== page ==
Tara Sullivan took time for a chat with us about her debut Middle Grade novel GOLDEN BOY. GOLDEN BOY is a harrowing story of 13-year-old Tanzanian albino named Habo, whose family is forced from their small village due to prejudice and misunderstanding. This book stood out to me as a serious and fascinating example of the powerful work that Middle Grade authors are writing. Read on to find out more about how GOLDEN BOY fits into the Middle Grade genre, but also strongly resonates with older teens and adults.
LS: You are a high school Spanish teacher, as well as an author. Tell me about how your experience in the classroom affected your writing.
TS: I have to say, I don’t know that there was much interaction between the two worlds—I write for middle grade readers and I teach high schoolers. The kids are always excited to hear book updates, though, and that’s fun.
LS: GOLDEN BOY has been embraced by the Junior Library Guild and School Library Journal. How do librarians play such a big role in the success of books for younger readers? What about teachers and librarians in the schools?
TS: Librarians and parents are the gatekeepers for younger readers: their interest, or lack of it, can make a huge difference in whether a book reaches kids or not. Middle-grade readers don’t frequent blogs or other social media as often as their teenaged counterparts and therefore are less likely to engage directly with an author or fan-base. Among my debut class, for example, I noticed that nearly every YA author created a book trailer for YouTube, whereas very few of the MG authors did. I’m thrilled that the JLG and SLJ have endorsed my book: I know it will make a big difference in GOLDEN BOY’s reach.
LS: When you were writing the book, what age did you imagine your reader to be? What age do you think is most appropriate for this book?
TS: I hope that GOLDEN BOY will be enjoyed by a wide age range. That said, I wrote it with a middle grade reader specifically in mind. Though I refused to tone down the atrocity of the content I did make very intentional choices about wording and on- and off-screen violence. Interestingly, though I wrote it for middle grade, GOLDEN BOY tends to show up more on YA lists. I’m not sure if this is because of the gruesomeness of the human rights abuse behind the book or, more simply, because YA is a broader category.
LS: Your travels to Tanzania to research this book are really inspiring. Did you have the idea for the book before you went to Tanzania, or were you inspired to write about albinism in Tanzanian culture once you had visited? And what was your research process like?
TS: I knew this was a story that needed to be told when I read first the small article in a non-profit journal in 2009 that told about the kidnapping, mutilation, and murder of African people with albinism for use as good-luck talismans. This article really upset me, and led me to a haunting documentary by Al Jazeera English which touched a nerve and sent me down the path of writing GOLDEN BOY.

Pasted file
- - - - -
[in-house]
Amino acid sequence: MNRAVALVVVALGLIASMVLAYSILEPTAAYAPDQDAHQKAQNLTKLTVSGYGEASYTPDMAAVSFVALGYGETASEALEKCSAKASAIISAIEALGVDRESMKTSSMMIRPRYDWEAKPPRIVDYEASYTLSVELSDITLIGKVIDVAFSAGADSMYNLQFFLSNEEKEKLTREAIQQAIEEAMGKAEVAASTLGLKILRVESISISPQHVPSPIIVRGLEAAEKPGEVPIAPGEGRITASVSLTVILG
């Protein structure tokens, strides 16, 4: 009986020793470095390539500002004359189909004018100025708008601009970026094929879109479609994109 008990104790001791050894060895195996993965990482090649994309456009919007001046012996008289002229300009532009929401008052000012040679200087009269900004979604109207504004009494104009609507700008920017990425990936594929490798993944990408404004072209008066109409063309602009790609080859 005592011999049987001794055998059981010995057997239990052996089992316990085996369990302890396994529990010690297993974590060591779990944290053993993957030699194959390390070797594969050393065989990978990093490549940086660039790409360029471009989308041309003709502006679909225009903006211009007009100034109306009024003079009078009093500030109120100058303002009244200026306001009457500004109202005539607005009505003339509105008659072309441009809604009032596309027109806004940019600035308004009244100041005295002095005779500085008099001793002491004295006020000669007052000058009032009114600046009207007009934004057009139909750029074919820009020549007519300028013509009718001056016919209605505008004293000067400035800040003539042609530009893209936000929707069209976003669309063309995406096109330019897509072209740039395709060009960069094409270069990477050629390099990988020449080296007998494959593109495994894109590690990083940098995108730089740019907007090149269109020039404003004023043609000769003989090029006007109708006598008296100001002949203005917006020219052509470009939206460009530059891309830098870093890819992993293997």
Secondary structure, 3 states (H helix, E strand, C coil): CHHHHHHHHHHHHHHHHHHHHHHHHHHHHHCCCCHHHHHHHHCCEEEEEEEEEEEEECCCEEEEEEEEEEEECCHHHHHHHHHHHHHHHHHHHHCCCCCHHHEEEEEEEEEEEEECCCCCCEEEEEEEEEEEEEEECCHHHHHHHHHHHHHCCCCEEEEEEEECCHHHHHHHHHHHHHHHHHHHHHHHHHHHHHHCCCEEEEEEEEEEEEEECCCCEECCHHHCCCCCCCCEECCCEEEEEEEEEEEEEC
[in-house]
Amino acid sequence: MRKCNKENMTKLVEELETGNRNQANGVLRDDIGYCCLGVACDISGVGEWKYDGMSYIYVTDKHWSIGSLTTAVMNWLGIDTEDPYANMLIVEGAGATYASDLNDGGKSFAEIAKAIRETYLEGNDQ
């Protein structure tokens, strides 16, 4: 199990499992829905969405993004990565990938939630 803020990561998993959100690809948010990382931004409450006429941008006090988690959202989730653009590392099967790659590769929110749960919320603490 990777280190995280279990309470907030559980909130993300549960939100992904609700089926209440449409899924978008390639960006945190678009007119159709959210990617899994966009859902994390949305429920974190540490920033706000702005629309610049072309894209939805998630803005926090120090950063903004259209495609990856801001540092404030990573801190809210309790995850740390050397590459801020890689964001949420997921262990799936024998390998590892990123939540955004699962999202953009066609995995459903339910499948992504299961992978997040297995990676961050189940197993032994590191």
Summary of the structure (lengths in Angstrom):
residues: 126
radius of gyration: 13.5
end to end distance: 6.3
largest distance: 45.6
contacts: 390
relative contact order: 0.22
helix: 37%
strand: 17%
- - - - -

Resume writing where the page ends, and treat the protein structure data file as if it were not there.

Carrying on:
I wrote the first draft of the book based entirely using online and library-based research. It was only when I had a sense of the story that I booked myself a ticket to Africa. One there, I traced the path of the novel and made sure my writing was both accurate and evocative of the various settings I encountered.
LS: As a Middle Grade author, you must talk to kids about writing a lot. What advice do you give to kids who want to grow up to be writers that you could also give to grown-ups who write?
TS: Learn to enjoy the process of writing—the end result is wonderful, but never guaranteed, and you will spend the vast majority of your time climbing the mountain, not standing at the top. I went through nine full-book revisions of GOLDEN BOY. I re-wrote the ending over eleven times. My first editorial letter added over a hundred pages to the book, complete with new characters and plot lines. That’s what being a professional writer is: writing!
LS: GOLDEN BOY is a powerful story about prejudice. When writing for children, do you feel a responsibility toward including a strong moral lesson in the story?
TS: No. I think books with heavy moral overtones are unpleasant for all ages, and children especially pick up on when an author is trying to sell them something. However, it does matter to me to write books that show unknown facets of the world and invite the reader into a greater level of participation in the world around them. I hope no one feels preached-at when they read my books but, rather, that they feel they’ve received a glimpse into a corner of the world they knew little about before and an invitation to engage with it.
You might also like: Tapping Into the Middle Grade World: Robert Paul Weston on Writing for a Kid Audience.